Award

Postdoc wins Tabor award
for lipid membrane research

Dawn Hayward
Jan. 1, 2018

Lipid membranes surround and protect each of our cells. They serve as a first line of defense, allow for intracellular signaling and keep subcellular compartments separate. The lipid composition must therefore be diverse and distinctive enough to keep a cell running smoothly. Figuring out which lipids are needed where and when can be challenging, however. Itay Budin, a postdoctoral fellow at the University of California, Berkeley, studies lipid properties and why certain ones belong in specific cell membranes. For his research, Budin received a 2017 Journal of Biological Chemistry/Herbert Tabor Young Investigator Award.

Itay Budin is a Miller Institute junior fellow at the University of California, Berkeley, and works at the Joint BioEnergy Institute. courtesy of Itay Budin

Budin investigates how lipid composition affects membrane properties and the consequences of altering particular lipids in model organisms. Lipids make up cellular and subcellular membranes and help maintain integrity and compartmentalization. However, manipulation of these lipids to understand their roles has been done primarily in vitro, and tools to recapitulate findings within living organisms are difficult to develop. Budin uses metabolic engineering to explore lipid composition and functionality. He explained that he does this by altering the genes that give rise to particular lipids. He is then able to “rewire” these pathways within the organism to understand which lipids are necessary for a particular membrane and why. Budin and colleagues have learned that a cell’s membrane can act as an environmental sensor, and a particular set of proteins then responds to maintain homeostasis. This work was published in May 2017 in the journal Metabolic Engineering.

JBC Associate Editor Dennis Voelker presented the award to Budin in August at the 2017 Gordon Research Conference on Molecular and Cell Biology of Lipids. Receiving the award was a “great honor and real thrill,” Budin said, and receiving it from Voelker, a lipid biologist, reinforced the importance of his work. The award committee thought Budin’s work was instrumental in “assigning a crucial mechanistic role for unsaturated lipids in serving as molecular signals that liberate transcription factors from the endoplasmic reticulum in response to a variety of stimuli,” they wrote with input from Voelker.

Budin earned his Ph.D. in biochemistry and physical biology from Harvard University in the laboratory of Jack W. Szostak investigating the changes in lipid composition throughout evolution. He then came to the University of California, Berkeley, on a Miller Institute Junior Fellowship. He works with Jay Keasling at the Joint BioEnergy Institute, a research center in Berkeley focused on synthetic biology and metabolic engineering.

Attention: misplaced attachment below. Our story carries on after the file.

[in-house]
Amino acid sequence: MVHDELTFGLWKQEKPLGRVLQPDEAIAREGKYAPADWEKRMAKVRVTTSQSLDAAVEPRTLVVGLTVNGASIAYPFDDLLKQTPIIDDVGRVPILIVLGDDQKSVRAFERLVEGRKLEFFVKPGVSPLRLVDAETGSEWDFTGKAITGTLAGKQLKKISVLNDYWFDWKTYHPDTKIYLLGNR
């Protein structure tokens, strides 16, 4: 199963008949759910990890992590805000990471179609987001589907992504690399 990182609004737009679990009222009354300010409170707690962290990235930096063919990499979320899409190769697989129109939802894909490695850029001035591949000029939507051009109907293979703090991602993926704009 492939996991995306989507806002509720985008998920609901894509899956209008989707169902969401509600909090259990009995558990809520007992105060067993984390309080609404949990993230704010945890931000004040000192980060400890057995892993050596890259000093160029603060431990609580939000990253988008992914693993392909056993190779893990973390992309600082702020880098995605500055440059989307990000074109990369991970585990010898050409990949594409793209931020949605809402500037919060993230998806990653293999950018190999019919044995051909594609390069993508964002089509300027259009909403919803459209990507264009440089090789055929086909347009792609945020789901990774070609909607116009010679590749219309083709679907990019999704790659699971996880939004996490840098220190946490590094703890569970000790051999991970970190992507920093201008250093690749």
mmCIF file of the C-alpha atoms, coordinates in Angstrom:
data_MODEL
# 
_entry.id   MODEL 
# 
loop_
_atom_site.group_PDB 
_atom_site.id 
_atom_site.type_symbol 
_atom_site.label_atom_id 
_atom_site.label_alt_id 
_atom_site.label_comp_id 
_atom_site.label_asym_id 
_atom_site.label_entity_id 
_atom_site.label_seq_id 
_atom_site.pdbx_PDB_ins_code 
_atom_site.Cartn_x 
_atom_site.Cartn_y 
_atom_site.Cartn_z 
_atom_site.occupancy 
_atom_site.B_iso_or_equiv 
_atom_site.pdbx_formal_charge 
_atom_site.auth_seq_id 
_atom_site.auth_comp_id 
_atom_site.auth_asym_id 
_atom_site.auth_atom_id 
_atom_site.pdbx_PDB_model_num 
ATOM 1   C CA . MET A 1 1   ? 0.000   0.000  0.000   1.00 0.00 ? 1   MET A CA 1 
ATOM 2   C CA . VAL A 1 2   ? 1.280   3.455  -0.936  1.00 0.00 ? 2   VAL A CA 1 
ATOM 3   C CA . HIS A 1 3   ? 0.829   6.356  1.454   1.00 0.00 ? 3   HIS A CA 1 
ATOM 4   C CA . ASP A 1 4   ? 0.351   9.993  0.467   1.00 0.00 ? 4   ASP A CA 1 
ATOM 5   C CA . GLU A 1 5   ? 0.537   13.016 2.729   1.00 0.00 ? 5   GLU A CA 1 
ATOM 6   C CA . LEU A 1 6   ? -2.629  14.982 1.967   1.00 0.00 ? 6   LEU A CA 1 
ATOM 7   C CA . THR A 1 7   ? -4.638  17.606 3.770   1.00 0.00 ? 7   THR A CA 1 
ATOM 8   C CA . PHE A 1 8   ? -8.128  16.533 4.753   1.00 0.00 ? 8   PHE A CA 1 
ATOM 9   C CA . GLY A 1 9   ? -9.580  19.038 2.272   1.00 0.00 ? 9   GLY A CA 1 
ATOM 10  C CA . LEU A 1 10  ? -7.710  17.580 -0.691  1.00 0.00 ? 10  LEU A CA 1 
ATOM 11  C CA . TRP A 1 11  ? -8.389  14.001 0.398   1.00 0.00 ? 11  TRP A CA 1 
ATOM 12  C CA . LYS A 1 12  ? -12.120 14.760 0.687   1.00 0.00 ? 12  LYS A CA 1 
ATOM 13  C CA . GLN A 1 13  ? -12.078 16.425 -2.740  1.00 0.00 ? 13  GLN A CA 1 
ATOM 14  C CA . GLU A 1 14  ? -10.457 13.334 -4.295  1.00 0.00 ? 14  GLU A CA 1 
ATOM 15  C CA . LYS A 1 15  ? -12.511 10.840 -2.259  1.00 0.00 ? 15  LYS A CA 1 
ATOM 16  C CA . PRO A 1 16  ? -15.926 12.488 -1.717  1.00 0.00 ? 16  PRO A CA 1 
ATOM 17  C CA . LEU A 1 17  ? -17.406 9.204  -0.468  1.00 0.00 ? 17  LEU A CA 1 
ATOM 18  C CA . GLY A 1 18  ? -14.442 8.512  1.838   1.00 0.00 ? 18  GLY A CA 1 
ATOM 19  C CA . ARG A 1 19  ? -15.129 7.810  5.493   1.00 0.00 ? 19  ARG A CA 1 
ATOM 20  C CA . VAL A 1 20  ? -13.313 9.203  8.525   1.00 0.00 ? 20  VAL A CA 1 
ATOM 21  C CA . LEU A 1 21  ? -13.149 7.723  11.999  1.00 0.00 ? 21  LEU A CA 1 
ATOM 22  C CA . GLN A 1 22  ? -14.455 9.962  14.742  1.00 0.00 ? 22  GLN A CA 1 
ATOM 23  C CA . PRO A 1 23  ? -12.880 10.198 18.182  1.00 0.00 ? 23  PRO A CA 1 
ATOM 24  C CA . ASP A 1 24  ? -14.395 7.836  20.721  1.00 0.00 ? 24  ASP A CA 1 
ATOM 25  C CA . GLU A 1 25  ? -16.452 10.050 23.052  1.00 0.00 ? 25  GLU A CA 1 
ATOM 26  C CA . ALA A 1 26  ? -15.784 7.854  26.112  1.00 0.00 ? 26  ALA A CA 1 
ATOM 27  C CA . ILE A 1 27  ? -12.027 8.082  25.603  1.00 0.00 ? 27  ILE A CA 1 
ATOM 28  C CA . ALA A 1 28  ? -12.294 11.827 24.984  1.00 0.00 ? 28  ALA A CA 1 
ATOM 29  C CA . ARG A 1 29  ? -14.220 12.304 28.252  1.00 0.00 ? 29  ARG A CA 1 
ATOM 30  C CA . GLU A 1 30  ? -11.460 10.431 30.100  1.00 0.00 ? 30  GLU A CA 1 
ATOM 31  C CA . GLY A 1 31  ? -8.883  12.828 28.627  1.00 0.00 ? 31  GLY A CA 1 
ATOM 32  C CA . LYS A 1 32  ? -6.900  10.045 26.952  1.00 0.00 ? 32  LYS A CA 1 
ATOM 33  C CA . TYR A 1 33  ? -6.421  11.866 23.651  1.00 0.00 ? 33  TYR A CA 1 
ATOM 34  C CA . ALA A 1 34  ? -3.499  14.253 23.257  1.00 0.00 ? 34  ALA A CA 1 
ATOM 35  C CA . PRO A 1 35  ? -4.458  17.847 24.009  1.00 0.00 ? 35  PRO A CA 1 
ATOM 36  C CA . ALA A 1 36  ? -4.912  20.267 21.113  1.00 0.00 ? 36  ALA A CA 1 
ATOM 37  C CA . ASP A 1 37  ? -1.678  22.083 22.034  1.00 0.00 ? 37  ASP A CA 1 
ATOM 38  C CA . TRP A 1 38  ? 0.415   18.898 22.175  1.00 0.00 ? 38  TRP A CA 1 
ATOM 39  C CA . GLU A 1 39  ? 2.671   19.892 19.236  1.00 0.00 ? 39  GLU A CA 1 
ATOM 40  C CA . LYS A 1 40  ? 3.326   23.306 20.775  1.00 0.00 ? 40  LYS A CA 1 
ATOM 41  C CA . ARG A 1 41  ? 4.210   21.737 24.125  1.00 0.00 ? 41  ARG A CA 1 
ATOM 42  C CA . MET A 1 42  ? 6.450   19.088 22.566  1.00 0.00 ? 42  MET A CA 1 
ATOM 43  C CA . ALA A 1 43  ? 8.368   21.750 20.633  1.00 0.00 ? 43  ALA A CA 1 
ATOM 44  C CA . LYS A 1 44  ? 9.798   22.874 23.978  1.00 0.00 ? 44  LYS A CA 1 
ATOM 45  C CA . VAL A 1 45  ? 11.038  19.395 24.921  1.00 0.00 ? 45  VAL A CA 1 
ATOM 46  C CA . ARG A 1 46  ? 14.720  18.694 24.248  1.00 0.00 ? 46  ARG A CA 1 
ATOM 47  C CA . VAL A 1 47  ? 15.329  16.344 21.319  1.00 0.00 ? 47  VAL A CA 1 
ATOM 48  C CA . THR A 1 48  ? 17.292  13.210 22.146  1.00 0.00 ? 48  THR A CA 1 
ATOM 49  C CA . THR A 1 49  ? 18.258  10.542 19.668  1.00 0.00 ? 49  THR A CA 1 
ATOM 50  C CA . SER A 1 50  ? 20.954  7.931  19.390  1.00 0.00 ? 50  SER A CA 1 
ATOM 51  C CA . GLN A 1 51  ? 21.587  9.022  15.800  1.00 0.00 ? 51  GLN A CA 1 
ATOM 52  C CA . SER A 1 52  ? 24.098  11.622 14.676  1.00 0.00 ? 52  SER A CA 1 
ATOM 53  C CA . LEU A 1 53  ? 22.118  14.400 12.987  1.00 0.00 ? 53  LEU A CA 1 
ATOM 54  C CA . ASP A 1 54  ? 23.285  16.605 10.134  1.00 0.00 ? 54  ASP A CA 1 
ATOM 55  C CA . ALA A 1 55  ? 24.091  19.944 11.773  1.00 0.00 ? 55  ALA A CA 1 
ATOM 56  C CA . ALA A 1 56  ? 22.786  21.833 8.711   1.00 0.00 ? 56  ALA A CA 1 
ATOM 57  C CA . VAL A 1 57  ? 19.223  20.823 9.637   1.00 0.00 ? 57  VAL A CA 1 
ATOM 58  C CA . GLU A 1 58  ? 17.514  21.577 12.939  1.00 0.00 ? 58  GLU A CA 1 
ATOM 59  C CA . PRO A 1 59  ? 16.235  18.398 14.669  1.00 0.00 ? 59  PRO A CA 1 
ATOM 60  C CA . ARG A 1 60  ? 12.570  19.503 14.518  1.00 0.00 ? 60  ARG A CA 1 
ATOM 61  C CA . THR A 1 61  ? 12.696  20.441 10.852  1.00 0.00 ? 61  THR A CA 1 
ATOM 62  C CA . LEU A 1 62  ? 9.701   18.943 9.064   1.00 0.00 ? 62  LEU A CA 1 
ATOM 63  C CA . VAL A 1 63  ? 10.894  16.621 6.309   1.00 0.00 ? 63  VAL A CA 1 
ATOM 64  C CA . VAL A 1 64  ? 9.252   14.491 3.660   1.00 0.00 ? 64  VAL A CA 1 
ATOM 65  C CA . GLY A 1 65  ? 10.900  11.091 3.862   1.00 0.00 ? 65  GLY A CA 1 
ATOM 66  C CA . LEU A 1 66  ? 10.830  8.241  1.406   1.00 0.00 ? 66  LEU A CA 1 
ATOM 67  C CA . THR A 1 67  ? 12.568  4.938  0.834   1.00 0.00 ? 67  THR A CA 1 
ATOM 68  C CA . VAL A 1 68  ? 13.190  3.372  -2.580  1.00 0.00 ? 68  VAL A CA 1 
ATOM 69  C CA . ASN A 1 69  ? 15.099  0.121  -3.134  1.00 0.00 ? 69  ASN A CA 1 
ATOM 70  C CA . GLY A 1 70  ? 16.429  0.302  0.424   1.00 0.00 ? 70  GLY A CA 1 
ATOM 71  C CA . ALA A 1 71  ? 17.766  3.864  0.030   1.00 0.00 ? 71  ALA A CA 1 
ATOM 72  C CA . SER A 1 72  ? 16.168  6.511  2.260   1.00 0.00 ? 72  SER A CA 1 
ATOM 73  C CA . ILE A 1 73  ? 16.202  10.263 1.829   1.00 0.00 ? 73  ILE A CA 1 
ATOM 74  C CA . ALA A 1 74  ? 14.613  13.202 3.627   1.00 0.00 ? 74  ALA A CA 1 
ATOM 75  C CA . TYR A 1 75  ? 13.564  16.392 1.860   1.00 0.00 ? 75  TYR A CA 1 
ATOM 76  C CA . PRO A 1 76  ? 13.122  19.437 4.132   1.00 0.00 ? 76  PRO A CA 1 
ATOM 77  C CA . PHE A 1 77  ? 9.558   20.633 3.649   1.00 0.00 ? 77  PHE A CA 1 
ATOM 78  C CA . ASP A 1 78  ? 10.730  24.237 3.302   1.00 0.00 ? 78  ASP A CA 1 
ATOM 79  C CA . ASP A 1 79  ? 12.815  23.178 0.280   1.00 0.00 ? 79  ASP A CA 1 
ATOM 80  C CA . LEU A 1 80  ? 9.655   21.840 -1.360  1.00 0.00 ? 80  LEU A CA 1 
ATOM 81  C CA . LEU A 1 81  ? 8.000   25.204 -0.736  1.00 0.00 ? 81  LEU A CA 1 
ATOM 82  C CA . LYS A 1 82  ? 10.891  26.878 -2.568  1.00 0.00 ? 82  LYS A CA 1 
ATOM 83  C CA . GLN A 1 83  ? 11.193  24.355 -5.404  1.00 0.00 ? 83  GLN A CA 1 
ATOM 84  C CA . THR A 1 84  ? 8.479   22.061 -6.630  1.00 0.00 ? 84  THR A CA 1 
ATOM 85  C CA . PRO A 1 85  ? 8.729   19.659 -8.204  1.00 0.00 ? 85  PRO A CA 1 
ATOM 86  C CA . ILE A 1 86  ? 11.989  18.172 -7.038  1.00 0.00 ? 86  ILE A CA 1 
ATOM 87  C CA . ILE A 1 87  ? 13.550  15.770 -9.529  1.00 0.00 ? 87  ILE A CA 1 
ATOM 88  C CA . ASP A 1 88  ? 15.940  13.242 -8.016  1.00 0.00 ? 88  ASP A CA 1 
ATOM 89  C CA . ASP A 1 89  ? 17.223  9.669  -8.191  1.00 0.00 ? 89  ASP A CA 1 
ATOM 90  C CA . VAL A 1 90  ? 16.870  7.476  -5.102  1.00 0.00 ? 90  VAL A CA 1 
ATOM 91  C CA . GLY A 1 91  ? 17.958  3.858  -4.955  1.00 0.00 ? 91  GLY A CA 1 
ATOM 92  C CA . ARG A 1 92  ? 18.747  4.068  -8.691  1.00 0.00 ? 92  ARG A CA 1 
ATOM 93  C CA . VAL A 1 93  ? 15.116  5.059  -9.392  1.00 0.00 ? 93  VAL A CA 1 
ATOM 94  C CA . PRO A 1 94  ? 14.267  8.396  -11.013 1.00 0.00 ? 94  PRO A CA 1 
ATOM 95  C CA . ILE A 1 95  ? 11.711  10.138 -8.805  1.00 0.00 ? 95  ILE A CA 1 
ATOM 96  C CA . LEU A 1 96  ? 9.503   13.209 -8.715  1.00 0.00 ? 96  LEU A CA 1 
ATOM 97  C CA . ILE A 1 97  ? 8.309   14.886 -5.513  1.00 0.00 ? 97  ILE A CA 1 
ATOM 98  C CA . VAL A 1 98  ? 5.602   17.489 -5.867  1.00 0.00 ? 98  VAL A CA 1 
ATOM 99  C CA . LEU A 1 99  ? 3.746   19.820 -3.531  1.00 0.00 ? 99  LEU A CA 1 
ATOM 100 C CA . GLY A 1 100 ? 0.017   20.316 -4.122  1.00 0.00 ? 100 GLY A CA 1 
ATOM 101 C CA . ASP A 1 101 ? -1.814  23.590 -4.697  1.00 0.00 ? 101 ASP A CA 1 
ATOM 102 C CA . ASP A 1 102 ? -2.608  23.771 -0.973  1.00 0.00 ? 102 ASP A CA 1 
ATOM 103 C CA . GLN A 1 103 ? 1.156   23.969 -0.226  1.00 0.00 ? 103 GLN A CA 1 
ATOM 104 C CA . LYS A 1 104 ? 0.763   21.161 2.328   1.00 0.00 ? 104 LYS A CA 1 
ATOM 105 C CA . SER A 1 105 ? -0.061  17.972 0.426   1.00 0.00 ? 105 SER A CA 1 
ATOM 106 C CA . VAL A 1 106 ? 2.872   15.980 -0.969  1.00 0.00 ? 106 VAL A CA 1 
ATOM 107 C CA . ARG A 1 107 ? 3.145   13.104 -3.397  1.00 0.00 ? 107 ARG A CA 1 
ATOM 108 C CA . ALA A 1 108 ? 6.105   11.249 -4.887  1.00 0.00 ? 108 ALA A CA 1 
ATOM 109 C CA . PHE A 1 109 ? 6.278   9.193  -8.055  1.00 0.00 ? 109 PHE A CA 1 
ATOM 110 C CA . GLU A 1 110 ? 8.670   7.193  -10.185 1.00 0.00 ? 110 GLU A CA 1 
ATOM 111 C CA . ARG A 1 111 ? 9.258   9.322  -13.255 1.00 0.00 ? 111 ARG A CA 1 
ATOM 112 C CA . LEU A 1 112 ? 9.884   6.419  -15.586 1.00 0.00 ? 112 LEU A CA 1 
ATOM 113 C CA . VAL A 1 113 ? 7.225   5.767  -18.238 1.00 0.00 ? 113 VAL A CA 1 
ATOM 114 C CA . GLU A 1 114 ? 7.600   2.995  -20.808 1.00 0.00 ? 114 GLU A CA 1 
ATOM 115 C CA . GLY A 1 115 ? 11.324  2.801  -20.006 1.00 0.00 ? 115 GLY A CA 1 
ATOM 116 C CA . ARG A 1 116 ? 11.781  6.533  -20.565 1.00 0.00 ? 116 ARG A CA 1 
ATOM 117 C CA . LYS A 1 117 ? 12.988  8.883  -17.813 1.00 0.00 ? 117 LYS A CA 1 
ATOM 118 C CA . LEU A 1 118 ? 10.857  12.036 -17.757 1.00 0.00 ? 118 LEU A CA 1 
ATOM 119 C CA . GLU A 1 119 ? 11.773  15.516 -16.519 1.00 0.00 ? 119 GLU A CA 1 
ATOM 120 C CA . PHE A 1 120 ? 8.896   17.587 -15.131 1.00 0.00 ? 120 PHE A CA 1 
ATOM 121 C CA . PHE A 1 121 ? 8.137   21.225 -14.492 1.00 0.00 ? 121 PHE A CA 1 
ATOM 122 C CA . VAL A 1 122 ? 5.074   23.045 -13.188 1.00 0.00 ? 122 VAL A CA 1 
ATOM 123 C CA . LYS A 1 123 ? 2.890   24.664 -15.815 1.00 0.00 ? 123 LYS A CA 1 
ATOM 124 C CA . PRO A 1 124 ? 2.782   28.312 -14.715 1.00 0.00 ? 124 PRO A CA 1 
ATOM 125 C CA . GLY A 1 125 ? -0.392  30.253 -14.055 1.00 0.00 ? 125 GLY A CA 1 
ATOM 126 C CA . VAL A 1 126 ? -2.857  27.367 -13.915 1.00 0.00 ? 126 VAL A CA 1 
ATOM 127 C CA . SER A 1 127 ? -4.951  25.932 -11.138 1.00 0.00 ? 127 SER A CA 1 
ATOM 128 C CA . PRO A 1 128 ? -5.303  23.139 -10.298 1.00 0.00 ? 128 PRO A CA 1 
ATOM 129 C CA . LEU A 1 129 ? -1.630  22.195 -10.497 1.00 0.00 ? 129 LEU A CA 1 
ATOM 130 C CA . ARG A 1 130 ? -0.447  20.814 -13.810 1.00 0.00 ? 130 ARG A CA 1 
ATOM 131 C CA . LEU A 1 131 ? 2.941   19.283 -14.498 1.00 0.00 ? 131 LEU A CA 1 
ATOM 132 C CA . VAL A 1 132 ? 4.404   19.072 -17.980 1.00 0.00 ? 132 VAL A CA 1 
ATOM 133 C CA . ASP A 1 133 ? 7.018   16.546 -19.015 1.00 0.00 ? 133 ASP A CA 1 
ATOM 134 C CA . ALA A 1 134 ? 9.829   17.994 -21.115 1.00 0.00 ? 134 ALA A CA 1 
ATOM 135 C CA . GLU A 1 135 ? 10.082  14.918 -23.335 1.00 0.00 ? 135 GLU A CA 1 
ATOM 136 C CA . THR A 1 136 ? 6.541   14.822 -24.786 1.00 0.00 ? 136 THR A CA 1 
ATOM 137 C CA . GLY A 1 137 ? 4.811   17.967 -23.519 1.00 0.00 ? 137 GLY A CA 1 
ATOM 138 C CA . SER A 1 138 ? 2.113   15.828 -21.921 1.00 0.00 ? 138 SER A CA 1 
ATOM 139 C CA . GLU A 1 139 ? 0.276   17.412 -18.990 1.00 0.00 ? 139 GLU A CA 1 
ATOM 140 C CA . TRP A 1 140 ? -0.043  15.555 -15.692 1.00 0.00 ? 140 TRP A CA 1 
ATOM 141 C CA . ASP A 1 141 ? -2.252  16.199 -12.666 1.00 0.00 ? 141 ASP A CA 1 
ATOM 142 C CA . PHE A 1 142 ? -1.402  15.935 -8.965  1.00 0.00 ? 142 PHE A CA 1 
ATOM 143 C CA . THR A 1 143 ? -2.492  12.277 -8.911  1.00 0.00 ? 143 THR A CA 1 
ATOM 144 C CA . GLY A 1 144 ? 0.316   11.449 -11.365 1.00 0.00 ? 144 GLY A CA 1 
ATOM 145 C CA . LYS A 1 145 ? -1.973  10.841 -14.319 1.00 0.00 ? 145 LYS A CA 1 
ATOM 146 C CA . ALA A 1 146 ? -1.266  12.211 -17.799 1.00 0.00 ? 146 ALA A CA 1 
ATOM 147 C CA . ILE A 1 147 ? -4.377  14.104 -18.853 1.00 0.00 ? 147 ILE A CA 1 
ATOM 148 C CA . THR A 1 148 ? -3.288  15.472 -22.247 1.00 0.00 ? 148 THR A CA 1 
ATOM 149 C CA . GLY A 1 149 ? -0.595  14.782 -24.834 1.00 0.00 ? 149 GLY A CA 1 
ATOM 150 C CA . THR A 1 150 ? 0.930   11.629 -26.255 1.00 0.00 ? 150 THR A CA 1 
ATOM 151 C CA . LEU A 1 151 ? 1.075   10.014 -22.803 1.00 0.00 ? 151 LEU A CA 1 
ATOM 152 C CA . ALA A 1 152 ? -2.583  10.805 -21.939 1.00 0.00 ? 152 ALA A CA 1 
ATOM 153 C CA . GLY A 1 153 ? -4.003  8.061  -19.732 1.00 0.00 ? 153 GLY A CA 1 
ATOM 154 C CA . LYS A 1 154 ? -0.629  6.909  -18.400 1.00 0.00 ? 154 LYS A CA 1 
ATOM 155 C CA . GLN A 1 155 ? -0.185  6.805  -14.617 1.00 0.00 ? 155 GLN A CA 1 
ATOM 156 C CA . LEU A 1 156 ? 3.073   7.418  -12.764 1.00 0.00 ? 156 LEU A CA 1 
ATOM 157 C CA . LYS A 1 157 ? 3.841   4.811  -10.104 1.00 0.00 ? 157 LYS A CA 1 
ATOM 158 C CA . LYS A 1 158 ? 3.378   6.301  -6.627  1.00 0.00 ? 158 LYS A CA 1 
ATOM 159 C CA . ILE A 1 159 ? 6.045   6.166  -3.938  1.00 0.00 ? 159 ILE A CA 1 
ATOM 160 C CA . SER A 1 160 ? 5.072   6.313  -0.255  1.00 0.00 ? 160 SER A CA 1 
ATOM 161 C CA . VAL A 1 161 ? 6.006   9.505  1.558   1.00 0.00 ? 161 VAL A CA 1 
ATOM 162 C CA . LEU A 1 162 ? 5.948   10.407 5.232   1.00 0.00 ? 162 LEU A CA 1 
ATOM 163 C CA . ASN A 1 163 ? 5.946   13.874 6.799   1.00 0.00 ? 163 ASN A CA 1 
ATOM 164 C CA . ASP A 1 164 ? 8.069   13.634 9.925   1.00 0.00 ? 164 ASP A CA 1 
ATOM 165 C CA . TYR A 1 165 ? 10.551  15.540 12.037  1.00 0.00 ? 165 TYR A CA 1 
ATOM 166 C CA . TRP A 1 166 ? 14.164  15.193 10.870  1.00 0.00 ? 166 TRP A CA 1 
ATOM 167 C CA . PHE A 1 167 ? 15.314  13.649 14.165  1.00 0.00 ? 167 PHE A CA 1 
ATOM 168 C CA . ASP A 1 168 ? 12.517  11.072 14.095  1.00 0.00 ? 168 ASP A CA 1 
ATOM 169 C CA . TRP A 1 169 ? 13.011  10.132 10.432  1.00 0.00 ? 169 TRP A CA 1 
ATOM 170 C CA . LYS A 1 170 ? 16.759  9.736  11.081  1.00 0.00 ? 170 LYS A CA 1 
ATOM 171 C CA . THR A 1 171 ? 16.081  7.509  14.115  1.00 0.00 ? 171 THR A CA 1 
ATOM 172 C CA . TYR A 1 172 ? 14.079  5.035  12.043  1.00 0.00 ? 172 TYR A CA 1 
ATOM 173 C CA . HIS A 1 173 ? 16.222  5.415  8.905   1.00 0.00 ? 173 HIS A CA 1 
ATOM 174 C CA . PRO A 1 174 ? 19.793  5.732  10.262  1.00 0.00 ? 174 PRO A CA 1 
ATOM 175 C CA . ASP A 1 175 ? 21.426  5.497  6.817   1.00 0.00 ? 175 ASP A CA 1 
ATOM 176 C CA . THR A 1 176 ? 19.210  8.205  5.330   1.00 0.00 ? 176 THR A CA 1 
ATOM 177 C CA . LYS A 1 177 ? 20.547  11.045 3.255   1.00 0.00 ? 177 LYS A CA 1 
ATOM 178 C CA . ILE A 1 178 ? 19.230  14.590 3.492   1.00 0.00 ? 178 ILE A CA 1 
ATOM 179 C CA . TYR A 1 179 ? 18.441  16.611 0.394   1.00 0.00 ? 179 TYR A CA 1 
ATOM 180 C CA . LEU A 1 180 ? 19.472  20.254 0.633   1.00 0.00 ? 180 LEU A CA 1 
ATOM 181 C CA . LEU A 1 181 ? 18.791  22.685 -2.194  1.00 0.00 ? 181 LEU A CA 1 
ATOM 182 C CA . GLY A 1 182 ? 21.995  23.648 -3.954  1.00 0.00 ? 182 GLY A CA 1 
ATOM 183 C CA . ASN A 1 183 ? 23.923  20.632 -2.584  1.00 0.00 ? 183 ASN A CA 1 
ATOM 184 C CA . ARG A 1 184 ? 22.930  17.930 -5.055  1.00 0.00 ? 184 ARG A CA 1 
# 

Enjoy reading ASBMB Today?

Become a member to receive the print edition monthly and the digital edition weekly.

Learn more
Dawn Hayward

Dawn Hayward earned a Ph.D. in biochemistry from the Johns Hopkins University School of Medicine

Get the latest from ASBMB Today

Enter your email address, and we’ll send you a weekly email with recent articles, interviews and more.

Latest in People

People highlights or most popular articles

‘With advances in mass spectrometry, we can explore terra incognita’
Interview

‘With advances in mass spectrometry, we can explore terra incognita’

Sept. 29, 2022

A conversation with Molecular & Cellular Proteomics associate editor Albert Heck, a researcher at Utrecht University.

In memoriam: Clark Bublitz
In Memoriam

In memoriam: Clark Bublitz

Sept. 26, 2022

He was a metabolic enzymologist and a member of the American Society for Biochemistry and Molecular Biology since 1963.

Understanding protein dynamics to design better drugs
Research Spotlight

Understanding protein dynamics to design better drugs

Sept. 21, 2022

C. Denise Okafor is an assistant professor of biochemistry and molecular biology at Penn State and recipient of an NSF CAREER award.

Computation is the new experiment
Annual Meeting

Computation is the new experiment

Sept. 20, 2022

This symposium, Artificial Intelligence and Machine Learning in Structural Biology, Drug Design and Systems Biology. will be part of #DiscoverBMB 2023 in March.

Kuriyan to take over as dean;  Johnson wins Pew scholarship
Member News

Kuriyan to take over as dean; Johnson wins Pew scholarship

Sept. 19, 2022

Awards, promotions, milestones and more. Find out what's going on in the lives of ASBMB members.

'Keep developing your expertise'
Interview

'Keep developing your expertise'

Sept. 16, 2022

Anand Balakrishnan is a biochemist at Enanta Pharmaceuticals. He leads a team that has worked on respiratory syncytial virus, SARS-CoV-2 and hepatitis B virus.